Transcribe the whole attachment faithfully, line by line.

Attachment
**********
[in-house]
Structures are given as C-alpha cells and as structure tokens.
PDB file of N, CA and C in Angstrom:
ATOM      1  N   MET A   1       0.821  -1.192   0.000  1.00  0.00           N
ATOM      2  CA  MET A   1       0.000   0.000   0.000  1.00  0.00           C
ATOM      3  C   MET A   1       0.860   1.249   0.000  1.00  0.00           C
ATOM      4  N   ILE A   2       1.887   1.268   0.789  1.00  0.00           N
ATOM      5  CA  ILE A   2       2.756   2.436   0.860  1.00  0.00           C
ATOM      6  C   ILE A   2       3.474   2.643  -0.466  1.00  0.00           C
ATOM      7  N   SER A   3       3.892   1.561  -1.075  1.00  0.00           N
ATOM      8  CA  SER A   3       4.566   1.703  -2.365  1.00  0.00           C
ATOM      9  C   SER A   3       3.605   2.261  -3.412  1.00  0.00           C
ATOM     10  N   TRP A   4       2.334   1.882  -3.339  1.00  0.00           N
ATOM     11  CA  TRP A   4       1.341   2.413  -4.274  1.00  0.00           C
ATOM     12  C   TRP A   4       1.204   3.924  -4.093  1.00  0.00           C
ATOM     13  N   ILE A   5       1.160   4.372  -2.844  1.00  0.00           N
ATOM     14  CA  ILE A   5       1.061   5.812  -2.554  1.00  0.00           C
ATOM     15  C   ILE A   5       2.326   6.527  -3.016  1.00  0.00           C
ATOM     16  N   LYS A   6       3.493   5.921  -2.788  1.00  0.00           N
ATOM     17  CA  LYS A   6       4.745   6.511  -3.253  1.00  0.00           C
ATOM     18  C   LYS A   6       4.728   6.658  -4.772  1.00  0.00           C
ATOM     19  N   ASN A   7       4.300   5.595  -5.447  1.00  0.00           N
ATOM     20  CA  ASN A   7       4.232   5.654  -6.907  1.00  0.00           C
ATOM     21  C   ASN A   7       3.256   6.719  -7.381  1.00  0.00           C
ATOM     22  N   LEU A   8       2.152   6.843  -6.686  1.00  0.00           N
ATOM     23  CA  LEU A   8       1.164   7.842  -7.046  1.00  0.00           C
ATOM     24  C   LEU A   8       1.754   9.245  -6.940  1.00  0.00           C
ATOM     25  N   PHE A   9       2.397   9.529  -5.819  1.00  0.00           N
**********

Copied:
[in-house]
Structures are given as C-alpha cells and as structure tokens.
PDB file of N, CA and C in Angstrom:
ATOM      1  N   MET A   1       0.821  -1.192   0.000  1.00  0.00           N
ATOM      2  CA  MET A   1       0.000   0.000   0.000  1.00  0.00           C
ATOM      3  C   MET A   1       0.860   1.249   0.000  1.00  0.00           C
ATOM      4  N   ILE A   2       1.887   1.268   0.789  1.00  0.00           N
ATOM      5  CA  ILE A   2       2.756   2.436   0.860  1.00  0.00           C
ATOM      6  C   ILE A   2       3.474   2.643  -0.466  1.00  0.00           C
ATOM      7  N   SER A   3       3.892   1.561  -1.075  1.00  0.00           N
ATOM      8  CA  SER A   3       4.566   1.703  -2.365  1.00  0.00           C
ATOM      9  C   SER A   3       3.605   2.261  -3.412  1.00  0.00           C
ATOM     10  N   TRP A   4       2.334   1.882  -3.339  1.00  0.00           N
ATOM     11  CA  TRP A   4       1.341   2.413  -4.274  1.00  0.00           C
ATOM     12  C   TRP A   4       1.204   3.924  -4.093  1.00  0.00           C
ATOM     13  N   ILE A   5       1.160   4.372  -2.844  1.00  0.00           N
ATOM     14  CA  ILE A   5       1.061   5.812  -2.554  1.00  0.00           C
ATOM     15  C   ILE A   5       2.326   6.527  -3.016  1.00  0.00           C
ATOM     16  N   LYS A   6       3.493   5.921  -2.788  1.00  0.00           N
ATOM     17  CA  LYS A   6       4.745   6.511  -3.253  1.00  0.00           C
ATOM     18  C   LYS A   6       4.728   6.658  -4.772  1.00  0.00           C
ATOM     19  N   ASN A   7       4.300   5.595  -5.447  1.00  0.00           N
ATOM     20  CA  ASN A   7       4.232   5.654  -6.907  1.00  0.00           C
ATOM     21  C   ASN A   7       3.256   6.719  -7.381  1.00  0.00           C
ATOM     22  N   LEU A   8       2.152   6.843  -6.686  1.00  0.00           N
ATOM     23  CA  LEU A   8       1.164   7.842  -7.046  1.00  0.00           C
ATOM     24  C   LEU A   8       1.754   9.245  -6.940  1.00  0.00           C
ATOM     25  N   PHE A   9       2.397   9.529  -5.819  1.00  0.00           N